Nothing is Lost was, I think, a very personal matter for all three of us who worked on it. For me it meant going back to the work I had done on my own community, Glasgow’s travelling showpeople. ‘We’ form the largest minority group in the schools of Shettleston and Carntyne, and before the new housing that came to Dalmarnock, its largest group of residents. Yet this community – one that has been in Dalmarnock for forty years, and associated with the wider East End for nearly two hundred – has rarely been discussed, despite being directly in the path of Clyde Gateway’s redevelopments. As Alex James Colquhoun, the former Chair of the Showman’s Guild (based just over the river at Cambuslang) noted, not one member of the community made it into Commonwealth City the BBC Scotland documentary on the changes taking place in the Dalmarnock area. Not even the aerial shots that swept over Springfield Road, Baltic or Mordaunt Street or Dalmarnock Road itself captured a single one of the twenty or so yards that line Swanston Street, just a few metres away from all of these thoroughfares.

The work we did in Dalmarnock and on the valleys of the Cuningar Loop offered a degree of redress to this. So you will find a lot of me in A Showman’s Yard in the East End, the first of the two dialectogram reproductions folded into the booklet. The drawing was made amid the uncertainty of exactly how many such sites would be lost – and major doubt as to whether alternative land could be found. It represents in a way, the anticipation – and fear – of what the Games would bring to the East End just as the second of them, Baltic Street Adventure Playground, made by architectural outfit Assemble engages with one of the more concrete and uplifting gifts from the Games.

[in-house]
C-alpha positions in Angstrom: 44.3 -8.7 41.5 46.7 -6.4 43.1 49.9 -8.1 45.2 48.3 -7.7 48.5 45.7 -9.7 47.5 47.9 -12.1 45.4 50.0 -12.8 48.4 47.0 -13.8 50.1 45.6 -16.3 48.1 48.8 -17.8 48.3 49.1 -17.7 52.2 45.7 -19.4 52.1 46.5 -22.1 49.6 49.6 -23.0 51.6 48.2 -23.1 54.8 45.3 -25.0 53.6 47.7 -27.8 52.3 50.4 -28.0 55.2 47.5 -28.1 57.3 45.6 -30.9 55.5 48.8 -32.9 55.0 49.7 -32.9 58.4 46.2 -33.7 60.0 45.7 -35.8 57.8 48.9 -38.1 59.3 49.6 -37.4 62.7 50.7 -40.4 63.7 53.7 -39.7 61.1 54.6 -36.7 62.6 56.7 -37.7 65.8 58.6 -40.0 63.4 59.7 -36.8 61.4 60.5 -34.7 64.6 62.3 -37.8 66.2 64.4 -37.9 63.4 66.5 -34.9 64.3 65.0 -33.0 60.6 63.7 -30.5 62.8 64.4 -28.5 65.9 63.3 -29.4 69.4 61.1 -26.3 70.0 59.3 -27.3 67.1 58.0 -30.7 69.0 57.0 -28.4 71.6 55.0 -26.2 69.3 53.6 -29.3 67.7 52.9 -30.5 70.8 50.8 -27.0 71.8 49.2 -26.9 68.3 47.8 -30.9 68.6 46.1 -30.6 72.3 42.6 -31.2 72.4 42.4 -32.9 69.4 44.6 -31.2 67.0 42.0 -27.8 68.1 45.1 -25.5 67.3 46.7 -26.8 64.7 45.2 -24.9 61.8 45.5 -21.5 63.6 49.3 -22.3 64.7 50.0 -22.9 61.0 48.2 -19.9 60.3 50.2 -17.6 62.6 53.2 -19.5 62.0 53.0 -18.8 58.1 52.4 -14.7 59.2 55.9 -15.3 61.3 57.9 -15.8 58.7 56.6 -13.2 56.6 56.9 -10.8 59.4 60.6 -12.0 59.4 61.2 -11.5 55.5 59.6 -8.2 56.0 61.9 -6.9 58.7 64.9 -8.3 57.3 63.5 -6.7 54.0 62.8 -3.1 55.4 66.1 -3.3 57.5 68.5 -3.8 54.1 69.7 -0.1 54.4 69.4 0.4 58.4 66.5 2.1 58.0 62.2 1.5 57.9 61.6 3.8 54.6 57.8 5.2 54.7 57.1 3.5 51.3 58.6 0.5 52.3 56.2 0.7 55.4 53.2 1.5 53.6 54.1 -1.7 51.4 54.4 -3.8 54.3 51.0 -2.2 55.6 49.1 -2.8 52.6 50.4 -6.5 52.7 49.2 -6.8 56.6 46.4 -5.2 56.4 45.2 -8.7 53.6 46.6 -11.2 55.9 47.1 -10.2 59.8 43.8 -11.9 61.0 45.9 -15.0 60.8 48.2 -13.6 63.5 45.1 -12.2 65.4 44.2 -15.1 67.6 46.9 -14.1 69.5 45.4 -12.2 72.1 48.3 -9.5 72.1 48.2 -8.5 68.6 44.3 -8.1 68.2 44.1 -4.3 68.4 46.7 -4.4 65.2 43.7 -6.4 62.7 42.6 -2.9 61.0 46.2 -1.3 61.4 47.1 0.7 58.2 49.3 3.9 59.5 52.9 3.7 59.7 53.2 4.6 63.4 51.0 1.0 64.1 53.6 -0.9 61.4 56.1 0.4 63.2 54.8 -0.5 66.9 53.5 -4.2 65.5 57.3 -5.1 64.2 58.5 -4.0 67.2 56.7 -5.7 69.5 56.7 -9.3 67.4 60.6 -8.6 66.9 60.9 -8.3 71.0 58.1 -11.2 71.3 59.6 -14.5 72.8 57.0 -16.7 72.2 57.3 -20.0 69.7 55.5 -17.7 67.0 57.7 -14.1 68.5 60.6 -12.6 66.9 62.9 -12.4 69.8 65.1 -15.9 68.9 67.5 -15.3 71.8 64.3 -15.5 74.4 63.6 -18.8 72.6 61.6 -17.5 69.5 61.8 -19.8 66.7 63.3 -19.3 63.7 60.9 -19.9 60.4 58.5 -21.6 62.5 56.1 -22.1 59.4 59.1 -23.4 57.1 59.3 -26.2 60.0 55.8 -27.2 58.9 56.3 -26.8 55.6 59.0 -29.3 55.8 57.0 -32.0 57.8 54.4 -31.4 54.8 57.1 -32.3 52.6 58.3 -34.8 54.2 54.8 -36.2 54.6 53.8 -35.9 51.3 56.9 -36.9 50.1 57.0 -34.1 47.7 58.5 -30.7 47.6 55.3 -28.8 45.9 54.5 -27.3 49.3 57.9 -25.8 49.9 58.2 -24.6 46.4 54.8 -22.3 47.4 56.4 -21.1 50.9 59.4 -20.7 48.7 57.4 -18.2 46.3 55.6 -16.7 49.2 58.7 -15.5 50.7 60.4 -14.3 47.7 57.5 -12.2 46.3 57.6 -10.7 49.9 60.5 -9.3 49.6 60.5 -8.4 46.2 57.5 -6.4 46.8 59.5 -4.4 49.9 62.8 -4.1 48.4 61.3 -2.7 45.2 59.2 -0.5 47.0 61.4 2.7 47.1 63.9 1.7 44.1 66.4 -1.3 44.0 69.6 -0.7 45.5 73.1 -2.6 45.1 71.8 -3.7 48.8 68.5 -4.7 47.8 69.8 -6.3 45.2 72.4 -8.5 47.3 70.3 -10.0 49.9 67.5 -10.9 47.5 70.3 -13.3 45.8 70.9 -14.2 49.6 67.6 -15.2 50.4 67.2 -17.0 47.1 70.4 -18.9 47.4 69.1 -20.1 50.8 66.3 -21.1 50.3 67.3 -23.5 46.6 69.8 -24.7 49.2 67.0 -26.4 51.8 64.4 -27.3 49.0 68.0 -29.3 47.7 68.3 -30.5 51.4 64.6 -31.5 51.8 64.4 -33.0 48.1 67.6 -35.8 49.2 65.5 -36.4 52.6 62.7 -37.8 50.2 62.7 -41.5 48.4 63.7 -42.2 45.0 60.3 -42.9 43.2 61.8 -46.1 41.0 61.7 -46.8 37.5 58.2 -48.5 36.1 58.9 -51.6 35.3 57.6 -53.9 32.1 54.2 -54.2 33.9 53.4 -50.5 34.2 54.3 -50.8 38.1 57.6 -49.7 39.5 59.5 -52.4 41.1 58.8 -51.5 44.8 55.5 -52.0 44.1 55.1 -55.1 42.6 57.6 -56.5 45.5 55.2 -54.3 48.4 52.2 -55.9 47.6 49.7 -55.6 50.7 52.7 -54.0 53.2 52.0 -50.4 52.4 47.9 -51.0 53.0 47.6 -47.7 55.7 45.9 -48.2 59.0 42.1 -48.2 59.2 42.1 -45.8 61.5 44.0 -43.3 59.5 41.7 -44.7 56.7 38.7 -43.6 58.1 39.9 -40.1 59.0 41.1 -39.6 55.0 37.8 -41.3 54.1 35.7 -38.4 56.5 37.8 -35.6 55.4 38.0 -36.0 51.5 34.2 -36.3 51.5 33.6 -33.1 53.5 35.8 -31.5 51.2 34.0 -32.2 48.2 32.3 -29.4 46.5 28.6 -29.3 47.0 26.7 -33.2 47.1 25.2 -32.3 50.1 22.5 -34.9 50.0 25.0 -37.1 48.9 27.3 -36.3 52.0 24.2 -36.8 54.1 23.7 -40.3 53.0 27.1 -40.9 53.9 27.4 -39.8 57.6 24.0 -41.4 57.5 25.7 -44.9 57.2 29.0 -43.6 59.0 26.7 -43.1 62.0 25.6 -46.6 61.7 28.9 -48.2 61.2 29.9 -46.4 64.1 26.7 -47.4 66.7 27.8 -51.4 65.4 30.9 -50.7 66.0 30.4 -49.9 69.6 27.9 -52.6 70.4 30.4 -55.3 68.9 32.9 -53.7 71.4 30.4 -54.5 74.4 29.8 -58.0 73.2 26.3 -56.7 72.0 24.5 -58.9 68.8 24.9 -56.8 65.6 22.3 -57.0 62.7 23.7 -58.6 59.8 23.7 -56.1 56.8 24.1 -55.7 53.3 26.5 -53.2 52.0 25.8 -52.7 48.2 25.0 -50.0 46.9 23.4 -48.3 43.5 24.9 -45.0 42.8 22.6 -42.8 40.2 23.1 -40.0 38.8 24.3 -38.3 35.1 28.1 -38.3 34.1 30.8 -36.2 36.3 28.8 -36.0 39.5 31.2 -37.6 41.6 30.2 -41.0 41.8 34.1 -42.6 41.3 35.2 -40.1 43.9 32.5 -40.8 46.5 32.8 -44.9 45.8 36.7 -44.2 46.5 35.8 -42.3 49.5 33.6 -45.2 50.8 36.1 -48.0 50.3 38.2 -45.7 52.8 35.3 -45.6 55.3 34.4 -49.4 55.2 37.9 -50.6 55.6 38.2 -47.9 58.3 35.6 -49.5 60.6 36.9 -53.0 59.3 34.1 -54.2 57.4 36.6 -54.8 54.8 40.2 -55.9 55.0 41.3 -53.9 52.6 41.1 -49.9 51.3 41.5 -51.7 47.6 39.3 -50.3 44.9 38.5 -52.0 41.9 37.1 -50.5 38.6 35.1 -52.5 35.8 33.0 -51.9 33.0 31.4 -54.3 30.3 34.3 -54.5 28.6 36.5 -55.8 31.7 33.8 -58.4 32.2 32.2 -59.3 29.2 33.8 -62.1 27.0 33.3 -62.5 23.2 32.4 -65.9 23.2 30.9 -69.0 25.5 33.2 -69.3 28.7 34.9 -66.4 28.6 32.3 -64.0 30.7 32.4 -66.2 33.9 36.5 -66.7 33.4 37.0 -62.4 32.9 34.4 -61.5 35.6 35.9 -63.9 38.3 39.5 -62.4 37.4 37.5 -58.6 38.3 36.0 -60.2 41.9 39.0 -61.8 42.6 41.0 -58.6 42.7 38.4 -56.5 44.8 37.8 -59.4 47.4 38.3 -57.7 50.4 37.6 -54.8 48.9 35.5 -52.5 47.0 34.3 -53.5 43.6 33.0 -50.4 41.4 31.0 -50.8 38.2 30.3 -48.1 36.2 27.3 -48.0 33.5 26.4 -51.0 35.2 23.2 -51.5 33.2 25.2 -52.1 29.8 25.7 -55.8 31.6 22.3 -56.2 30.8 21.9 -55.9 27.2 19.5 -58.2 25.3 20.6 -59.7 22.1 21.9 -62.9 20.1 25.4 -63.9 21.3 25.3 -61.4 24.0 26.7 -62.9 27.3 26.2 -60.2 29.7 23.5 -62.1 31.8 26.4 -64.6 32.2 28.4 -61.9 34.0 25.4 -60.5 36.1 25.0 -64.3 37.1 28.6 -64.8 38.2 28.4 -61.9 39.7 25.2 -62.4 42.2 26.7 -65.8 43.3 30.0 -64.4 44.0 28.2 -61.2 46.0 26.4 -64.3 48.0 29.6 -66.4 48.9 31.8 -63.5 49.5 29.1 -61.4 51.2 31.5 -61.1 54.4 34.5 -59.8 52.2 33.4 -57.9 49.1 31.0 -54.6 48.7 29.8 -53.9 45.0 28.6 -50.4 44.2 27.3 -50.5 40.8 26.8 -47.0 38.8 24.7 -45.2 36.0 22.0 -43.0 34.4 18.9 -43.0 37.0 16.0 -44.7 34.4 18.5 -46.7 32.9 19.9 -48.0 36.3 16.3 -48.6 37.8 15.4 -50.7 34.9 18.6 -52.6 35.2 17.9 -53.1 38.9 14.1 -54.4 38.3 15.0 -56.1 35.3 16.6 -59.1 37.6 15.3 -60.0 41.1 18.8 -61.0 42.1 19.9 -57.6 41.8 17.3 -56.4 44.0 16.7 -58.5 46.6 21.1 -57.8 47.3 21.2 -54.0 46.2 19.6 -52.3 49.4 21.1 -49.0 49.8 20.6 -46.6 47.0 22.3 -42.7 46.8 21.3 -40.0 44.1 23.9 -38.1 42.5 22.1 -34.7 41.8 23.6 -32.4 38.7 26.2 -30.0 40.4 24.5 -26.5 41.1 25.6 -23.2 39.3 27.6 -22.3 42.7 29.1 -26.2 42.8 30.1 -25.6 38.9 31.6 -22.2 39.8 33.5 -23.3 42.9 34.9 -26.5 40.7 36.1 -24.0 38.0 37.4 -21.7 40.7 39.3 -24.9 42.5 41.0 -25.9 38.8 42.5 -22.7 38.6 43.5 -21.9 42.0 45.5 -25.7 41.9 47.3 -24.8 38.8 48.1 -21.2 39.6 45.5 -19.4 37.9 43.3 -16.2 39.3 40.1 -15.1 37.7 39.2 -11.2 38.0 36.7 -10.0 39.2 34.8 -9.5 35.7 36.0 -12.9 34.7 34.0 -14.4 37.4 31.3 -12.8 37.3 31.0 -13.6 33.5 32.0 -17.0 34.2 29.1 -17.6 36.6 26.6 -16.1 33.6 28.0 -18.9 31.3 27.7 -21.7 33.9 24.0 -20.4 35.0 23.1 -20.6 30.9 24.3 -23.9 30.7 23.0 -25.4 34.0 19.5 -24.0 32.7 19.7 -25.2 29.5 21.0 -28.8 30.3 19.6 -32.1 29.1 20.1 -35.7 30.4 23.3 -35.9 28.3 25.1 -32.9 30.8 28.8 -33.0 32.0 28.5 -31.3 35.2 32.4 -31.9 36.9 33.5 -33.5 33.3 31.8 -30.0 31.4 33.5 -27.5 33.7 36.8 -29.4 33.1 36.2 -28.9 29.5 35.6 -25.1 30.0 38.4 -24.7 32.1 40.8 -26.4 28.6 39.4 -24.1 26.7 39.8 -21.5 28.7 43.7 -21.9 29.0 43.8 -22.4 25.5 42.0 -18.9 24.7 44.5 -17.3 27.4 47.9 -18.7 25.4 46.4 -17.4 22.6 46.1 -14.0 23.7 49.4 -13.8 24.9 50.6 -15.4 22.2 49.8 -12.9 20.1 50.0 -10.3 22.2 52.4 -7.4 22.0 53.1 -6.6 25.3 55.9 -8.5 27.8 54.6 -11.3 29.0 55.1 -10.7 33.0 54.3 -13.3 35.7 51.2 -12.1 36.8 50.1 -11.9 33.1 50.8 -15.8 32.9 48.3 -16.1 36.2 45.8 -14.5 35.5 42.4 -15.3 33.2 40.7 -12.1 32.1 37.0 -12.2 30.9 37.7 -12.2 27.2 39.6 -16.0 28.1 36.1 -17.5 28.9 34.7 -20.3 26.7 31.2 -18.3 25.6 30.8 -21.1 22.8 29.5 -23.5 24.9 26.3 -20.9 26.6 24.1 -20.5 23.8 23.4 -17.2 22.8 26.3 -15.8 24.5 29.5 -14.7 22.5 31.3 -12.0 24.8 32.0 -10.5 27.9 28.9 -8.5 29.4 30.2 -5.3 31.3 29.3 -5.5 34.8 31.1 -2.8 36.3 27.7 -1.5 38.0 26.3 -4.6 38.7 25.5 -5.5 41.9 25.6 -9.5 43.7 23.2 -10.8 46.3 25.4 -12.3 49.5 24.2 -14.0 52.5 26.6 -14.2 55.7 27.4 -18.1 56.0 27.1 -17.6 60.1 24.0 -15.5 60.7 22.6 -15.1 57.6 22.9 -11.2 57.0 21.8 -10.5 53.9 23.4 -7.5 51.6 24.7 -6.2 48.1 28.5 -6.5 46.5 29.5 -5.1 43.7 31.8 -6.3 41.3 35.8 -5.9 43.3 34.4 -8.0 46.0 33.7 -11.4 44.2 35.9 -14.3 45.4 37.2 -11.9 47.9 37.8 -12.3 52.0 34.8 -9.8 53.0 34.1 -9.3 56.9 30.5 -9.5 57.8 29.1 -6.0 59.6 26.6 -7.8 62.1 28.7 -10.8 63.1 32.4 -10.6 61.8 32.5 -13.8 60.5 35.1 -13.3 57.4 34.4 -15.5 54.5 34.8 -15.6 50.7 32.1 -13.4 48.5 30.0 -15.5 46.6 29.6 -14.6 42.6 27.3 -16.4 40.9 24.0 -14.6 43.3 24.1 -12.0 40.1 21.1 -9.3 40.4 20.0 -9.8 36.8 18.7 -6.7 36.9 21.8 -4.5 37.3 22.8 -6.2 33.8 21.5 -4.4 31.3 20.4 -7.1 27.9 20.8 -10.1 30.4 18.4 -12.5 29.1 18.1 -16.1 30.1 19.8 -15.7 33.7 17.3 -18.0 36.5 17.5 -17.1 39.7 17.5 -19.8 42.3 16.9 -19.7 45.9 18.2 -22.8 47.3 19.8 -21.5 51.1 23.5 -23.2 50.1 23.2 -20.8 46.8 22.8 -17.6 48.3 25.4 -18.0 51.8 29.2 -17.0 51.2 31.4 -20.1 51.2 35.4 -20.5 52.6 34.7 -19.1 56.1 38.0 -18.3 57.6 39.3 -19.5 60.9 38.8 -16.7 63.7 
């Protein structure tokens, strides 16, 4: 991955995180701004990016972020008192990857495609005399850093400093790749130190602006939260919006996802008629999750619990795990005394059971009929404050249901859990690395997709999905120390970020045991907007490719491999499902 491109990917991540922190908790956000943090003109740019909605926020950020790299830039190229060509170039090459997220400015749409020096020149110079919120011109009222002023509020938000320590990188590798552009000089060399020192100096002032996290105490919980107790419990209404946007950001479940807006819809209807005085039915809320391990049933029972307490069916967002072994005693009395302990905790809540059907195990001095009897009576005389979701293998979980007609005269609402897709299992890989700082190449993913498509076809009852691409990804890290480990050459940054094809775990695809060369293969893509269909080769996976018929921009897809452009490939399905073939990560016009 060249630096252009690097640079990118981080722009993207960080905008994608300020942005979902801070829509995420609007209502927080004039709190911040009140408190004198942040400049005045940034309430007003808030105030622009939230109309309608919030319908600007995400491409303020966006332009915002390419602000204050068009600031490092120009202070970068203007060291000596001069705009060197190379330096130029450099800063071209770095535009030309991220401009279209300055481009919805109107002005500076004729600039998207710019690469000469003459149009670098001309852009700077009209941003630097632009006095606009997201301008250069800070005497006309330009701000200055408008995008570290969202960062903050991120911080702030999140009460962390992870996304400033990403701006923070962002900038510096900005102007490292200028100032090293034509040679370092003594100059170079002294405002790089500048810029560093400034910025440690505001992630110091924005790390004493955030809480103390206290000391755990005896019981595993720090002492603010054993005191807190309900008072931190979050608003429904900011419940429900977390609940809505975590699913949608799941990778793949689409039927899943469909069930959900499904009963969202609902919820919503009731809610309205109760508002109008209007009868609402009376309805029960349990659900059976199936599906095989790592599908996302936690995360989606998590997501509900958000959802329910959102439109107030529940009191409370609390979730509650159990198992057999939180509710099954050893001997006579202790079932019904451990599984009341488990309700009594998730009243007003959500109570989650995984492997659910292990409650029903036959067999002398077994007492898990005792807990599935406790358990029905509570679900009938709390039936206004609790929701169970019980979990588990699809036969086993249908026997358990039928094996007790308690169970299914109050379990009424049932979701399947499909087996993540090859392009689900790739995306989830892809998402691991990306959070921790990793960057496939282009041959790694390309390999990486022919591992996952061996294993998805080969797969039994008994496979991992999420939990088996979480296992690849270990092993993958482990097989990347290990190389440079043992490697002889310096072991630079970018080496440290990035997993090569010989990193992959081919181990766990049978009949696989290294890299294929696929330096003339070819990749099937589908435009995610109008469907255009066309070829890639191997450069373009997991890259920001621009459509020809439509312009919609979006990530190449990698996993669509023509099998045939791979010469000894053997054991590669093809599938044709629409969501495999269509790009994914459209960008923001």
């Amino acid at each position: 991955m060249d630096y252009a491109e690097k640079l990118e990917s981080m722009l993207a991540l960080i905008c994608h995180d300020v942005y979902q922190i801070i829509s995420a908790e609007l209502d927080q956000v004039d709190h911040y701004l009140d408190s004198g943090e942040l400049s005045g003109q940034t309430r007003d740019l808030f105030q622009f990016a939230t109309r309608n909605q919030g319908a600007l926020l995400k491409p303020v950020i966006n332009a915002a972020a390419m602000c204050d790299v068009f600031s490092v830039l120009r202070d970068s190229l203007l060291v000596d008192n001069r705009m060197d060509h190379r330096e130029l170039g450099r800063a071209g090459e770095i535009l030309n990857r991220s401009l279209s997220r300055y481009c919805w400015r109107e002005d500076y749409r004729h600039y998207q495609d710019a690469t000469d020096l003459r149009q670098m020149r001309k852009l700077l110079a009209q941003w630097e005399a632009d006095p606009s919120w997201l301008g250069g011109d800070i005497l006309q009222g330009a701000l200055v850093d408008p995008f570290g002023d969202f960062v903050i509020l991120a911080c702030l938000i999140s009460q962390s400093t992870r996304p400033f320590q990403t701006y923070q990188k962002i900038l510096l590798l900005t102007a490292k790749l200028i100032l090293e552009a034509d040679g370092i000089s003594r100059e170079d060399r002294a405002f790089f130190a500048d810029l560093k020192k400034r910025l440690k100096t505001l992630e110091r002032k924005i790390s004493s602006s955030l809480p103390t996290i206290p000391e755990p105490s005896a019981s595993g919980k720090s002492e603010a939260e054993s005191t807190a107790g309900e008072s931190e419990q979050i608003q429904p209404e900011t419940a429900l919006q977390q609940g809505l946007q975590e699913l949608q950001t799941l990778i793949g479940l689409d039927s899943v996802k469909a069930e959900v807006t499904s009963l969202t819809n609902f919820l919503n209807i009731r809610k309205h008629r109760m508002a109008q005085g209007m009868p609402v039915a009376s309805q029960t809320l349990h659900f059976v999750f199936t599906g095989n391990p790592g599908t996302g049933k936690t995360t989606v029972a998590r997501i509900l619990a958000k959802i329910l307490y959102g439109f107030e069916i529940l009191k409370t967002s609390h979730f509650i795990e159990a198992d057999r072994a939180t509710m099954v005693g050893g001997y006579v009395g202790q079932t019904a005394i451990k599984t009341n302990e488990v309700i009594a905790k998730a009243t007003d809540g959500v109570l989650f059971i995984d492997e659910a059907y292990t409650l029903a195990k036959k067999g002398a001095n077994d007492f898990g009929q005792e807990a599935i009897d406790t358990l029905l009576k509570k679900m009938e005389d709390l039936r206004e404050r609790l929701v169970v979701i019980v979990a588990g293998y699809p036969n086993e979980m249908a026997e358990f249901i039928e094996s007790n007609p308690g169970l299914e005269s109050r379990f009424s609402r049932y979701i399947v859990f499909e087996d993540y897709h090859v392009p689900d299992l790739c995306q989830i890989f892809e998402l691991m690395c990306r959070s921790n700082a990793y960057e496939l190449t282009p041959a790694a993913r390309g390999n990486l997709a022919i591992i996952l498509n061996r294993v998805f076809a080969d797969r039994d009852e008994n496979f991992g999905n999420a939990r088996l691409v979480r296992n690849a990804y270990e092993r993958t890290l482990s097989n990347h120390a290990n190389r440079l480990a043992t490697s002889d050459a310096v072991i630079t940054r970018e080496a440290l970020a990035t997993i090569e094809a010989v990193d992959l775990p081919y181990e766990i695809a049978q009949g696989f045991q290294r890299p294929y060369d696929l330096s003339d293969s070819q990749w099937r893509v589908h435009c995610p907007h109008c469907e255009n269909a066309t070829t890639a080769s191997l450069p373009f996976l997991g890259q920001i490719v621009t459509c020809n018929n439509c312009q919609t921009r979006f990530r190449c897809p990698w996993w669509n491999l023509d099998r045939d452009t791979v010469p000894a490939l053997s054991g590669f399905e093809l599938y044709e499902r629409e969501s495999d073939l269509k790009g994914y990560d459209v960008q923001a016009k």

All of these drawings represent distance travelled in settings familiar, unfamiliar and entirely new. They came from places I often believed I knew better than I did – Dalmarnock for instance, was a place I largely knew as the bit beyond the gates of the Showman’s Yards where I visited cousins and aunties. The Barras is a big part of how I imagine Glasgow, but I had never gone into its back offices, nor had I sifted through the debris of neighbouring Schipka Pass (now colonised by the Barrowland Brand). Going into the Barrowland Ballroom in its off-hours, free of the sweat and noise of a gig, revealed just how beautiful a place it is – an authentic East End architectural gem. I drew whatever I could, but never quite fast enough to capture everything that was going on around me.

So what then, did the Games bring to the East End? A degree of examination and scrutiny of the city’s true historical centre, its frayed edges, the backdrop to its most shameful statistics of poverty and conflict, a part of Glasgow with a deep-seated and firmly held distrust of its city fathers (and a long list of grievances to support it) did make its way past the boosterism and aggressive myth-making of the organisers. We came to it replete with our own conflicts and contradictions – Glasgow Life who supported our work being of course, a major player in the organisation of the main event.

As the baton arrived in the city in July 2014, under the veneer of John Barrowman, Usain Bolt and Tunnock’s Teacakes these complexities were stirring, issues forced out into the open. The Games had certainly brought re-development and investment, some of it very good indeed, much of it arrested, or in limbo. Glasgow opened itself up, the volunteers smiled, and the security guards operated the checkpoints in the vast labyrinths of swathes of security fences that carved up the East End. Money flooded into the city, but many local businesses complained of being priced out of this briefly-flourishing market. There is no single story of Glasgow 2014. There were many and, even a year on, they continue to unfold. You could say that’s ‘legacy’ all over; big bangs and long aftermaths.

Mitch Miller